Planning Fallacy – Under and Overestimating Time and Cost of Task

by | May 24, 2022 | Cognitive Bias

Planning Fallacy is another cognitive bias we use to foretell how much time and possible cost we need to complete a task; we usually either or both underestimate or overestimate our investment of time and/or cost for finishing a project.  Once again, it was Daniel Kahneman and Amos Tversky[1] who first proposed this bias in 1979; they included benefit shortfalls along with overruns of time and cost.

This fallacy applies not only to the individual planning a task but also to observers who watch apart from the endeavor.  The observer is usually pessimistic about the time and task, while the doer is mostly optimist about the time and cost.  And one’s past experiences with undertaking a task is often more optimistic due to past events; many do not recall how long a previous task took.  Nevertheless, there is still the phenomenon of being mistaken about time and cost. “People recognize that their past predictions have been overly-optimistic, while insisting that their current predictions are realistic- from: APA Psyc Net.[2] 

There is a clever advisement by “Planio” (a planning company) that explains the Planning Fallacy with several historic examples to make it easy to understand and apply in our daily lives.  Of course, Planio wants you to use them for your planning.  But it’s worth a review to understand this bias.

Cognitive biases are essentially flawed in our thinking. Our brains have evolved to treat information in particular ways. … The planning fallacy is one that affects most of us at some point; it affects our productivity, how we work with others, and how we make decisions at work. This article appreciates Douglas Adams’ quote: “I love deadlines. I love the ‘whooshing’ noise they make as they go by.”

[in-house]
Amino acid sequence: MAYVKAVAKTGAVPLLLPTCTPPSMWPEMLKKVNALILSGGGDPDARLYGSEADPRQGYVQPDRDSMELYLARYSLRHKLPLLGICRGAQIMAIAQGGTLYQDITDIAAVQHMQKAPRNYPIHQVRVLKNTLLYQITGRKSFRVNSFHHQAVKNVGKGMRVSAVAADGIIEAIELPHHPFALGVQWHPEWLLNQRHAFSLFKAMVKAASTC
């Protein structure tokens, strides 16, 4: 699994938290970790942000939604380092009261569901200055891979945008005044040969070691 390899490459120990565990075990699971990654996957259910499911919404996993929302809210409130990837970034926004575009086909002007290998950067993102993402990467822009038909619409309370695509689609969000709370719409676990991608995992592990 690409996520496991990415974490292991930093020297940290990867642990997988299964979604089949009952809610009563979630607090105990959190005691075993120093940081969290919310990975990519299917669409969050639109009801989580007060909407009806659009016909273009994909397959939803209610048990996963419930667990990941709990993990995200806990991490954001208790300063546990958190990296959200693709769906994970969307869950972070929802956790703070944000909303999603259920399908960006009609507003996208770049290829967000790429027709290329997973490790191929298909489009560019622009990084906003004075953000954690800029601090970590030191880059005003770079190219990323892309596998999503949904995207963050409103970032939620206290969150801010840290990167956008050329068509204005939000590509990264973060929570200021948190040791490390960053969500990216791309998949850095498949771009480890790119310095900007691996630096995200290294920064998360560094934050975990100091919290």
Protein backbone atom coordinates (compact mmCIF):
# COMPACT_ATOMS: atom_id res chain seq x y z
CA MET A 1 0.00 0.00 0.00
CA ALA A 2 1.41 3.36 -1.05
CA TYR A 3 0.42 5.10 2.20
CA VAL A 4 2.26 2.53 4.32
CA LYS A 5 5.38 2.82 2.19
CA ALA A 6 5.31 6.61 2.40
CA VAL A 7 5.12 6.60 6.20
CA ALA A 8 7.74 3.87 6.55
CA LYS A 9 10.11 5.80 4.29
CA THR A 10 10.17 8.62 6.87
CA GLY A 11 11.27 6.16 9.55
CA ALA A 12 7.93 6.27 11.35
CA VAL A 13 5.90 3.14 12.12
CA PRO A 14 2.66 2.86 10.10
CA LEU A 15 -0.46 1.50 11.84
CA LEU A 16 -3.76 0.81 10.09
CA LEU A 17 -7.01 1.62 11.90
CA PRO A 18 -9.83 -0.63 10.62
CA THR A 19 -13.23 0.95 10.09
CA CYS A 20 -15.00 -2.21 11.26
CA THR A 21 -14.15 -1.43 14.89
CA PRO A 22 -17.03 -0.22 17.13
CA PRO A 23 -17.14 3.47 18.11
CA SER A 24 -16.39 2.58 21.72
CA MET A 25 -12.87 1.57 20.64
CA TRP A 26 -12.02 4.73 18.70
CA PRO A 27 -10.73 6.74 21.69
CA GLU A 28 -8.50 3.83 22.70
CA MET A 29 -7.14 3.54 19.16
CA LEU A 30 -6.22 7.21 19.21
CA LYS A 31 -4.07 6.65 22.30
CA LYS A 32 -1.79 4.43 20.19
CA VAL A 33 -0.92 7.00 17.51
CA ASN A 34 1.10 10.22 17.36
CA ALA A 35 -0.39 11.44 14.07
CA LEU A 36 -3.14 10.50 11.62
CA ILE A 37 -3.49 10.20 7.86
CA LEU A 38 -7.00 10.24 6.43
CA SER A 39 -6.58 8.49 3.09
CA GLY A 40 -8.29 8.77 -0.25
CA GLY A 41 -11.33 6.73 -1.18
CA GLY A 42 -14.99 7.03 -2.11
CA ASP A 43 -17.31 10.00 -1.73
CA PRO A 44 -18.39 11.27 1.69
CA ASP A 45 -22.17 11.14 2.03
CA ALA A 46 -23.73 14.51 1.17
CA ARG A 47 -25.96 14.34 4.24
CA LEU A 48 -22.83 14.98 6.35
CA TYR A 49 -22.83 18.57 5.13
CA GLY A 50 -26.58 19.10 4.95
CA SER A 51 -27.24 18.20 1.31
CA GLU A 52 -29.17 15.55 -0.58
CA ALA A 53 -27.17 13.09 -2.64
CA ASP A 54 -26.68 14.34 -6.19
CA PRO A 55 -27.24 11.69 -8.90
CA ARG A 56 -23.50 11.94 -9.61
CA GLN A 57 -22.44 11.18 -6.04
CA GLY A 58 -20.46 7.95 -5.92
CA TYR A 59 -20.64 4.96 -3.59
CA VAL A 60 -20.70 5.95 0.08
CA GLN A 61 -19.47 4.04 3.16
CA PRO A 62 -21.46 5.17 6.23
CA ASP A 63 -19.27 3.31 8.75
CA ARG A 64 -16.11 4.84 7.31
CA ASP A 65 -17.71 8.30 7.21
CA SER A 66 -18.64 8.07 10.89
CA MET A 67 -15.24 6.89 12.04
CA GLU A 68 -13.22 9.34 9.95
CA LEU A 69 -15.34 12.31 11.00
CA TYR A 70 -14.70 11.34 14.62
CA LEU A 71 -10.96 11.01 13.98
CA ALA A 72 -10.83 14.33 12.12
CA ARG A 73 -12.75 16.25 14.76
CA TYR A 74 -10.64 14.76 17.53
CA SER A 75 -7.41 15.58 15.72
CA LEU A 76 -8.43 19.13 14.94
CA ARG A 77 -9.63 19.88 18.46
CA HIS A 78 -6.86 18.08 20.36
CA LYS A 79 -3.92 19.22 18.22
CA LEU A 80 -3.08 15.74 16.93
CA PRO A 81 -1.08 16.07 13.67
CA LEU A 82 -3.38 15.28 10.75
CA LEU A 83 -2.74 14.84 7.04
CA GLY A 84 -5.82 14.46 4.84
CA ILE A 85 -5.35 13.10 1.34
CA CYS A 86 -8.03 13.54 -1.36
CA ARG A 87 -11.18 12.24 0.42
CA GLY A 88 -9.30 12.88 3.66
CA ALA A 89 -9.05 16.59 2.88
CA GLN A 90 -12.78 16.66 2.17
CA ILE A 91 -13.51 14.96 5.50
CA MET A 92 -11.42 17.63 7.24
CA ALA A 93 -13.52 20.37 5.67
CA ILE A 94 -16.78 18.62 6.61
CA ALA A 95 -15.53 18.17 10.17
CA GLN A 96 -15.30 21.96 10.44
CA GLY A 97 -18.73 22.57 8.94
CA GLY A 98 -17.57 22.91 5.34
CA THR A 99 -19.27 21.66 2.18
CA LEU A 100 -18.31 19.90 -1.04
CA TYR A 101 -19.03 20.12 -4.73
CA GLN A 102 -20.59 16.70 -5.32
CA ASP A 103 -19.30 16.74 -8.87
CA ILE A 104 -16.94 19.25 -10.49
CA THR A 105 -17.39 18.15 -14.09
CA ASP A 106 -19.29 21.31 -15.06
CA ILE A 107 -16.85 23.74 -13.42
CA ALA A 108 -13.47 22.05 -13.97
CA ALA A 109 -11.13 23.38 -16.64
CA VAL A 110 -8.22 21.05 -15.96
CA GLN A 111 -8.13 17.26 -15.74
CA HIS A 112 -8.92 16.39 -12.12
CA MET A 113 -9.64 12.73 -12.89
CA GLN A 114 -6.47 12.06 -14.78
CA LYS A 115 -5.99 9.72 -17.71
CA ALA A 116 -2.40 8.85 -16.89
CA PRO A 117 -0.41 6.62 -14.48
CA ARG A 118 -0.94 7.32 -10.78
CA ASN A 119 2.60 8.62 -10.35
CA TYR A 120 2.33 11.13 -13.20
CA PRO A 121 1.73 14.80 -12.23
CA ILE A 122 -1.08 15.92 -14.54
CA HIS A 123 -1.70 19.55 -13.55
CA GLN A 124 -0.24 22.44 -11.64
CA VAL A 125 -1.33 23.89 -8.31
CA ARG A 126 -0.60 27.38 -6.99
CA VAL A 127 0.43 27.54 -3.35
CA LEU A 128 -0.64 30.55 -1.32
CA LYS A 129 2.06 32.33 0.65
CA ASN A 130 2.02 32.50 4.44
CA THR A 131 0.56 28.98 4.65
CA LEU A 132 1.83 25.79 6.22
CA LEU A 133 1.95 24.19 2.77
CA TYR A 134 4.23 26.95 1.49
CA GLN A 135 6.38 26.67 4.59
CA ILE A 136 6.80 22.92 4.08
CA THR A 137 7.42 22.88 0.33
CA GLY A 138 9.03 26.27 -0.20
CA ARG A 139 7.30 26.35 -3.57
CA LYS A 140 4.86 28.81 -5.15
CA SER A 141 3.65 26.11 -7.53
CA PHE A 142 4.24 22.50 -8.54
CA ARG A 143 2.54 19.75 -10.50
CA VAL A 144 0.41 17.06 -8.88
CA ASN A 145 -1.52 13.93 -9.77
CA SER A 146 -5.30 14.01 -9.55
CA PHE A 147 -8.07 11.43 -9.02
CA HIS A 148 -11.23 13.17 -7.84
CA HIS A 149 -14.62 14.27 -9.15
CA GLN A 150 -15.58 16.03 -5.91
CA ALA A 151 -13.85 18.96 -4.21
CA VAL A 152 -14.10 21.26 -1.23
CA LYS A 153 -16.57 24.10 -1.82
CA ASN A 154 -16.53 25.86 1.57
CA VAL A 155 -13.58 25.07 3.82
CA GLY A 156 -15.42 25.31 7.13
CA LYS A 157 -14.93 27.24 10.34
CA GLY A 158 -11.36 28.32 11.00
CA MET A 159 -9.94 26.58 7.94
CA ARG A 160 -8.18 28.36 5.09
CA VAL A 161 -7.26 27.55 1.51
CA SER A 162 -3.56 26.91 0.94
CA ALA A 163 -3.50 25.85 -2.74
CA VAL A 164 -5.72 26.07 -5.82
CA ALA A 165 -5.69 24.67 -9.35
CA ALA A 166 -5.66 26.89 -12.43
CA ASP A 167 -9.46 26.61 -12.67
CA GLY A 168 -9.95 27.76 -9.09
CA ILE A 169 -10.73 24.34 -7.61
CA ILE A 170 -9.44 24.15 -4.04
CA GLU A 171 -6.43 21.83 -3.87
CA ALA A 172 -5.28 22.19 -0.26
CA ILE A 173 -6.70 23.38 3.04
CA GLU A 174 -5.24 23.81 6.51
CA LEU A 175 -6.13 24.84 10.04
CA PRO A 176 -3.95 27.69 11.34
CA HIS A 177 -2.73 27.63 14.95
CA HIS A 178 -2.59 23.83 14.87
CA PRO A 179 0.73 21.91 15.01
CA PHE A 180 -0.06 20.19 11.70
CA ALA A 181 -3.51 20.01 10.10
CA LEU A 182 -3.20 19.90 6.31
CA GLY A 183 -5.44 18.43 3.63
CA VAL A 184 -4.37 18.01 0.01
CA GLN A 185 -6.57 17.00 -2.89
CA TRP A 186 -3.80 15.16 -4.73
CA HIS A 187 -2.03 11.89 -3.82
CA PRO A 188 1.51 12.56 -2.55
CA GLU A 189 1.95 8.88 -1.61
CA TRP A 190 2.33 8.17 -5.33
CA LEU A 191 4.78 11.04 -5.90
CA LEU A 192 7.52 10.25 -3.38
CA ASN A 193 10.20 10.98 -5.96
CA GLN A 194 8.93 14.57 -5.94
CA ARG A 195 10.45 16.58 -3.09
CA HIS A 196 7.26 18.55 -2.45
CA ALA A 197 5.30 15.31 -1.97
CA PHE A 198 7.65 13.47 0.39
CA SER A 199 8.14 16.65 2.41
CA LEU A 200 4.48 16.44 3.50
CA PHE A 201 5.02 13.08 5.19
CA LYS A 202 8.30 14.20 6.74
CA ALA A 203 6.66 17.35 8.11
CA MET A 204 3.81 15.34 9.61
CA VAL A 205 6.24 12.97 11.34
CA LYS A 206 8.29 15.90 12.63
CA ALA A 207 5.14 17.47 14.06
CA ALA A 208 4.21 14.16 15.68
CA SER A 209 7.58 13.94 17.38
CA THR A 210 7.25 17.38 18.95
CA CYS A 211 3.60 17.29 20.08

The advertisement went on to make suggestions for avoiding Planning Fallacy

  1. Plan for hiccups: we mostly plan for “best-case scenarios,” but reality happens; Better to figure delays and mistakes into your plan.
  2. Look to others for examples. Learn from their mistakes. Swallow your pride and ask around.
  3. Broaden your perspective: using more vague estimators might be more accurate.
  4. Reframe your deadlines: deadlines are abstract when they are far away. Reframe your deadline in a different format – express it in days…
  5. Simplify the task and get rid of too many steps.

Finally, here’s a 3½ minute video that runs through the breakdown of planning fallacy; quick and easy.

Take-away: Planning fallacy leans on our memory and this is our first mistake.  Our memories are not reliable for facts and accuracy. Memories in the brain are just cues of what happened in the past – we pick up the cue and construct our story differently each time we “recall” it.  The same with our planning; we only have cues about how well we did with the variety of tasks.  These are pitfalls when planning an endeavor.  Planning needs careful preparation.


[1]  Kahneman, Daniel; Tversky, Amos (1977). Intuitive prediction: Biases and corrective procedures (PDF).

[2]APA PsycNet: